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The Thrill of Losing Money by Investing in a Manhattan Restaurant | The New YorkerRestaurant investing tempts because it allows one to be part of a project that is taken seriously in places like the Times. You can’t own one-forty-second of the next Zadie Smith novel. Restaurant investing is also tempting because of its relatively low entry price, compared with, say, backing a movie. And it seduces because of a category error: I thought I knew something about the business of hospitality, just because guests at a dinner party once said nice things about my panzanella.
DailyKos: "Donald Trump was bailed out of bankruptcy by Russia crime bosses"“You could say I was their exclusive broker,” he told Ria. “Then, in 2007-2008, dozens of Russians bought apartments in Trump properties in the US.” He later told ABC television that the Trump Organisation had received “hundreds of millions of dollars” through deals with Russian businessmen.
Donald Trump in New York: Deep Roots, but Little Influence - The New York TimesAt Goldman Sachs, employees have directly contributed since 2013 more than $94,000 to Mrs. Clinton and more than $199,000 to one of Mr. Trump’s opponents in the Republican race, Senator Marco Rubio of Florida, according to the commission. Records show just one Goldman employee, a financial adviser in the wealth management division, has donated to Mr. Trump — $534.58, to be precise. That employee’s name is Luke Thorburn. Public records show Mr. Thorburn trademarked the phrase “Make Christianity Great Again” and is selling hats that mirror Mr. Trump’s “Make America Great Again” caps. Mr. Thorburn declined to comment.
Does gentrification lead to generification?In the longer term, high commercial rents also damage what made neighborhoods like the West Village attractive and appealing to buyers and renters in the first place. One usually pays for distinction, and there is nothing distinct about a neighborhood where new businesses are national chains or safe, high-margin operations. The preservationist Jeremiah Moss, the author of the Vanishing New York blog, points out that Greenwich Village has been a bohemian center since the eighteen-fifties, but, since the rise in rents, it “no longer drives the culture,” and instead is becoming what James Howard Kunstler termed “a geography of nowhere.”
Urban Blight Comes to the West VillageCafe Angelique reportedly closed when its sixteen-thousand-dollar rent increased to forty-two thousand dollars. A Gray’s Papaya on Eighth Street closed after its owner reported a rent increase of twenty thousand dollars per month.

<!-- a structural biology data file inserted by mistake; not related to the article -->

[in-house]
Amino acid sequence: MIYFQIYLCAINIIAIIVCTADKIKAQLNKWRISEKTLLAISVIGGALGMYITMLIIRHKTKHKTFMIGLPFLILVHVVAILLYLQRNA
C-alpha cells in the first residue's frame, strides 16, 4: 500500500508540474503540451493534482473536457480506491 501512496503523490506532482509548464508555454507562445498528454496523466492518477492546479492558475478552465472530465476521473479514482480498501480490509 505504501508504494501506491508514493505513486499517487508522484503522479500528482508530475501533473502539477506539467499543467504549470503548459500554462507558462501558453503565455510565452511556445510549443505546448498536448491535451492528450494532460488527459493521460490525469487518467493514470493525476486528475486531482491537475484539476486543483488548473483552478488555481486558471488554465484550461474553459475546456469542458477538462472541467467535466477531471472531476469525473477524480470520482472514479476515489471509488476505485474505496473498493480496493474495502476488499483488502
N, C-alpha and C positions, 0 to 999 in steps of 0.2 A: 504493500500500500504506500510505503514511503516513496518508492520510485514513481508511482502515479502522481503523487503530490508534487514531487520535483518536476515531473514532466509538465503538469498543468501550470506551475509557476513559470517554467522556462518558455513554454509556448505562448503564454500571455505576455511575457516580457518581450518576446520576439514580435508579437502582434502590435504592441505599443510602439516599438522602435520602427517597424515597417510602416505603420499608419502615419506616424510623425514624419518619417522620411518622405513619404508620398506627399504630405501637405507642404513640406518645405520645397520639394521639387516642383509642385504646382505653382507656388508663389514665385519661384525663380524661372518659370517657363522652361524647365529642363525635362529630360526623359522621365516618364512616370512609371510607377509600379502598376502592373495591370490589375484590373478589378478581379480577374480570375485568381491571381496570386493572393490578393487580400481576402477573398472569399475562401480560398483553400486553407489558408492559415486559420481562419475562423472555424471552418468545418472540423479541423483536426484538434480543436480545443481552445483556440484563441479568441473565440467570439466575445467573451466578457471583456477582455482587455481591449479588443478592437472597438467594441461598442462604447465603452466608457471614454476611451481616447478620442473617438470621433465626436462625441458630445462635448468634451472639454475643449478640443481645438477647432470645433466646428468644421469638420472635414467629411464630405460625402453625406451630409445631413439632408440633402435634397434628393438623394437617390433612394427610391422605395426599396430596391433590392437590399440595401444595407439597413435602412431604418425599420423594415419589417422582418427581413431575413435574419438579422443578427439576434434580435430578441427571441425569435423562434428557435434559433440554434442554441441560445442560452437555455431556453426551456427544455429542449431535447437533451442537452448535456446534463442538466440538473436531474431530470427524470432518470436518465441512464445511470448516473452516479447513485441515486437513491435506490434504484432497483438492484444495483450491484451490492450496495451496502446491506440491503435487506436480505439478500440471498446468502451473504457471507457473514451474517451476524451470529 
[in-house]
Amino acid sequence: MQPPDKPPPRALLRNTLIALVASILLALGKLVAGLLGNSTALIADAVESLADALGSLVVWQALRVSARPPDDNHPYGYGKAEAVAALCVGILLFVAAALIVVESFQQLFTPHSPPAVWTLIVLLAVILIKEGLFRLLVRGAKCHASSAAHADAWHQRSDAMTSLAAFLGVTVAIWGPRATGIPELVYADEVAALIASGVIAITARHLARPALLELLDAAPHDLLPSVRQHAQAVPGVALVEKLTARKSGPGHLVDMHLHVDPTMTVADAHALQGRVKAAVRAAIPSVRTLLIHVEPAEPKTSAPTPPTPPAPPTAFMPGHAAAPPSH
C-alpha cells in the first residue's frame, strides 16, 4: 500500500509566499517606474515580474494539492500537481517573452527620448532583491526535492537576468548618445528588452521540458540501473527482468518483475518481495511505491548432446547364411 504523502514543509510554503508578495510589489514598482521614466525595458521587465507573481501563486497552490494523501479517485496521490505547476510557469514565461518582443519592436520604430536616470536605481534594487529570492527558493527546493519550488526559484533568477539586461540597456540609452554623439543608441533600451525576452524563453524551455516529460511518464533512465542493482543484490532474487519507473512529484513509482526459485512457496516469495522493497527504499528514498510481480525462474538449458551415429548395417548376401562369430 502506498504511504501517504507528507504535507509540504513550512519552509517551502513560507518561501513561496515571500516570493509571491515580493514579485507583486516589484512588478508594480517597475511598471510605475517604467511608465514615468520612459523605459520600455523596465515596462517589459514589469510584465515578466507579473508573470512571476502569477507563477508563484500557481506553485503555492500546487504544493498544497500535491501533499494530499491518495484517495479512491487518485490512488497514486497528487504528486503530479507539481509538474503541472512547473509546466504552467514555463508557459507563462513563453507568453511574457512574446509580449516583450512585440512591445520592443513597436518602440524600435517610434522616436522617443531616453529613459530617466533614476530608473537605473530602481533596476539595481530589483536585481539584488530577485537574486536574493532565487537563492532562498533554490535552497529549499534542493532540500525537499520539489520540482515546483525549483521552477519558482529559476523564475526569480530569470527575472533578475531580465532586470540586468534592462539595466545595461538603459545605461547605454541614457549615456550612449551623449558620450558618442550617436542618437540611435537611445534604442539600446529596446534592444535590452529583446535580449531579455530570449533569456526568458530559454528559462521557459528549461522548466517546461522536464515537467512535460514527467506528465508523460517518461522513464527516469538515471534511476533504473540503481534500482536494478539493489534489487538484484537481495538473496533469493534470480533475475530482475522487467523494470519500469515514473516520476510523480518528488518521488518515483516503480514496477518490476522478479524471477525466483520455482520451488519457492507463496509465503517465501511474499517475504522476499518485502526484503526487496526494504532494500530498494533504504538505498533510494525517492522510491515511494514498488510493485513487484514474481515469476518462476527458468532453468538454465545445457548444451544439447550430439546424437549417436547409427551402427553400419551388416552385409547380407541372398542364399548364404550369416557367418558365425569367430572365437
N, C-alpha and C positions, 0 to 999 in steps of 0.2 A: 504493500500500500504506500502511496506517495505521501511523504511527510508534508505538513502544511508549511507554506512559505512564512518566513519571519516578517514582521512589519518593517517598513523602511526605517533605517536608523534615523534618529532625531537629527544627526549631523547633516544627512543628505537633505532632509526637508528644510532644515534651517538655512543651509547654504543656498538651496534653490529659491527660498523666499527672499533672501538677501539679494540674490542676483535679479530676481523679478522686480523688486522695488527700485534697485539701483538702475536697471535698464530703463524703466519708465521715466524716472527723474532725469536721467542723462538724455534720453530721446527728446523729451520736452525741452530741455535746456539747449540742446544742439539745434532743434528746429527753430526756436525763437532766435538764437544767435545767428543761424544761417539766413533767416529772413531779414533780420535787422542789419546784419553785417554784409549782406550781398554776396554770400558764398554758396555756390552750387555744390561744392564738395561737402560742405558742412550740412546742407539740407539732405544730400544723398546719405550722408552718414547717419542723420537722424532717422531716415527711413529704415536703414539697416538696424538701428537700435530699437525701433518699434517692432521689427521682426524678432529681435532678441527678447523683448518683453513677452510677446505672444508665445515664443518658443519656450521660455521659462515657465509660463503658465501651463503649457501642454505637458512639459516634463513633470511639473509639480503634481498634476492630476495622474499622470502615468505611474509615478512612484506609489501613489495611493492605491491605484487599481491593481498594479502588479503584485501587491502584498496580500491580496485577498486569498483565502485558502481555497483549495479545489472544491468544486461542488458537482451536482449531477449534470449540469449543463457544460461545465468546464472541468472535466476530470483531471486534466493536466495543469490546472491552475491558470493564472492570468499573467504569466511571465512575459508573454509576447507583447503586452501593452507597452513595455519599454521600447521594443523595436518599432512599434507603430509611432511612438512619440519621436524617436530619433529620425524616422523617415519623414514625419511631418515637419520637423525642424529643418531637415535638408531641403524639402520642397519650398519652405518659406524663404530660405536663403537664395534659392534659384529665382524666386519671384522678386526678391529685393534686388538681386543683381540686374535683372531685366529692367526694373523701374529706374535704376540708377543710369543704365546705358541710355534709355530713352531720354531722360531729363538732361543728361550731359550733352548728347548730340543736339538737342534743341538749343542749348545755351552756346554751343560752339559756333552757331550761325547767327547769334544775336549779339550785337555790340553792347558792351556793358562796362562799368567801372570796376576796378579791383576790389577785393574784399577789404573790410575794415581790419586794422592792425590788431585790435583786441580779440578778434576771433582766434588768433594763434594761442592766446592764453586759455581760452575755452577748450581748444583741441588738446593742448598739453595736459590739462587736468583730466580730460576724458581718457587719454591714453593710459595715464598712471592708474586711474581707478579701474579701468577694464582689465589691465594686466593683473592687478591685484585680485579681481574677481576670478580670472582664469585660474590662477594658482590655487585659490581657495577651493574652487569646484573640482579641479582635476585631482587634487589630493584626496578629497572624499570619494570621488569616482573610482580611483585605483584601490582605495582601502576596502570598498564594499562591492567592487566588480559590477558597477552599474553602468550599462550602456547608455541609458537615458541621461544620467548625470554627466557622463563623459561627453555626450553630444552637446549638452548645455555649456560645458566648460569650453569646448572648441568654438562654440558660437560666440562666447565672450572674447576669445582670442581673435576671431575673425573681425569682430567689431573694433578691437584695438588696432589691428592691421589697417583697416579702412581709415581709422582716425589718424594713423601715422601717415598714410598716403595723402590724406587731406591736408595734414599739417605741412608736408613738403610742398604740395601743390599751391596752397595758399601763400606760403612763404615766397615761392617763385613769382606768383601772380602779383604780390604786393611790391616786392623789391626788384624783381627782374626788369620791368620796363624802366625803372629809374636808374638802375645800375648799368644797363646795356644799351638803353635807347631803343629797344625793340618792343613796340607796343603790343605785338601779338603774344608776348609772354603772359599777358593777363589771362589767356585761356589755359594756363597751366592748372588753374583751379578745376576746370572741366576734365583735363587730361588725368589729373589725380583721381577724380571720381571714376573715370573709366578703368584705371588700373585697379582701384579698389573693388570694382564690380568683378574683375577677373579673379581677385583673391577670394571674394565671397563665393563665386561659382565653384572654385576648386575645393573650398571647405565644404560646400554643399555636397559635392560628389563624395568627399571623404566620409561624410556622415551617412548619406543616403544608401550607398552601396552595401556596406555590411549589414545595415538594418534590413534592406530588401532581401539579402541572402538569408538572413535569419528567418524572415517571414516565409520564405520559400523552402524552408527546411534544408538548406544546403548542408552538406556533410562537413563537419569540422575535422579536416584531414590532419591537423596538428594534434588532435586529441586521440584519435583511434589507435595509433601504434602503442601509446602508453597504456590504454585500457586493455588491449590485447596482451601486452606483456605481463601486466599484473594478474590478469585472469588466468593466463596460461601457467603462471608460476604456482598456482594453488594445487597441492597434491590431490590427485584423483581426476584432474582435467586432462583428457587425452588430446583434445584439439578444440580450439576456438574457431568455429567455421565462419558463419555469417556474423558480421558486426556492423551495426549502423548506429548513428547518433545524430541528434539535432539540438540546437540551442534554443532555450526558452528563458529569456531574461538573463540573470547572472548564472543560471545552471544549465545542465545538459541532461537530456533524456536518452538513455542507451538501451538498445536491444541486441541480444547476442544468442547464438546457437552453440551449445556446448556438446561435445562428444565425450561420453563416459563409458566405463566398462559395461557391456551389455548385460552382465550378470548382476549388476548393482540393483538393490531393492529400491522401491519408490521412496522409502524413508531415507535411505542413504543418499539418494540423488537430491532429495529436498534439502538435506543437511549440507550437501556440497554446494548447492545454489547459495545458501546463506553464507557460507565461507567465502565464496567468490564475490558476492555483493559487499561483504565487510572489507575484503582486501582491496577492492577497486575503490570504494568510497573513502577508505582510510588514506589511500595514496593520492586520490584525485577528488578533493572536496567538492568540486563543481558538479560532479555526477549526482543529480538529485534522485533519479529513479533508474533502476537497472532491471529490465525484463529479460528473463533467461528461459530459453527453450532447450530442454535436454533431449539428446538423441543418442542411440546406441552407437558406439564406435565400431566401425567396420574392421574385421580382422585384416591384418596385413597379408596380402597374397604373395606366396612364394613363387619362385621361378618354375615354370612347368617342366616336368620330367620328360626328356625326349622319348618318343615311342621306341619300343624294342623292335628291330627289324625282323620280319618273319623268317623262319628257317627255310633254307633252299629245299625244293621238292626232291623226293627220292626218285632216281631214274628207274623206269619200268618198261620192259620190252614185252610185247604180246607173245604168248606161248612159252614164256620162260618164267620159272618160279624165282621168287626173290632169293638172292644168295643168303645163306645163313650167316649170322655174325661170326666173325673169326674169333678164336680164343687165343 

Welcome to SubTropolis: The Business Complex Buried Under Kansas City - Bloomberg BusinessThe walls, carved out of 270-million-year-old limestone deposits, help keep humidity low and temperatures at a constant 68 degrees, eliminating the need for air conditioning or heating. Tenants have reported saving as much as 70 percent on their energy bills, says Ora Reynolds, president of SubTropolis landlord Hunt Midwest. Rents run about $2.25 per square foot, about half the going rate on the surface
This Sunlit Bushwick Loft Houses Family Art and Custom Woodworking"When we first walked in, we both had the same instantaneous reaction," Venezia says. "It was exactly what we were looking for: open space, lots of sunlight, and in our price range. It was too good to be true."
The economics behind 432 Park AvenueKeep in mind that these are pied-a-terres that begin at $7 million each and include several full-floor parcels in the $75 million range. More than anything else, this speaks to the insatiable appetite of the world’s greatly expanded billionaire class. Middle Eastern oil magnates, Chinese billionaires, Russian oligarchs, and the Latin American aristocracy all have one thing in common: More money than they know what to do with and a desperation to get as much of it out of their home countries as possible. New York real estate works very well as both a facilitator of this as well as a store of value.
Then comes the motherfuckin’ Christopher Columbus Syndrome. You can’t discover this! We been here. You just can’t come and bogart. There were brothers playing motherfuckin’ African drums in Mount Morris Park for 40 years and now they can’t do it anymore because the new inhabitants said the drums are loud. My father’s a great jazz musician. He bought a house in nineteen-motherfuckin’-sixty-eight, and the motherfuckin’ people moved in last year and called the cops on my father. He’s not — he doesn’t even play electric bass! It’s acoustic! We bought the motherfuckin’ house in nineteen-sixty-motherfuckin’-eight and now you call the cops? In 2013? Get the fuck outta here!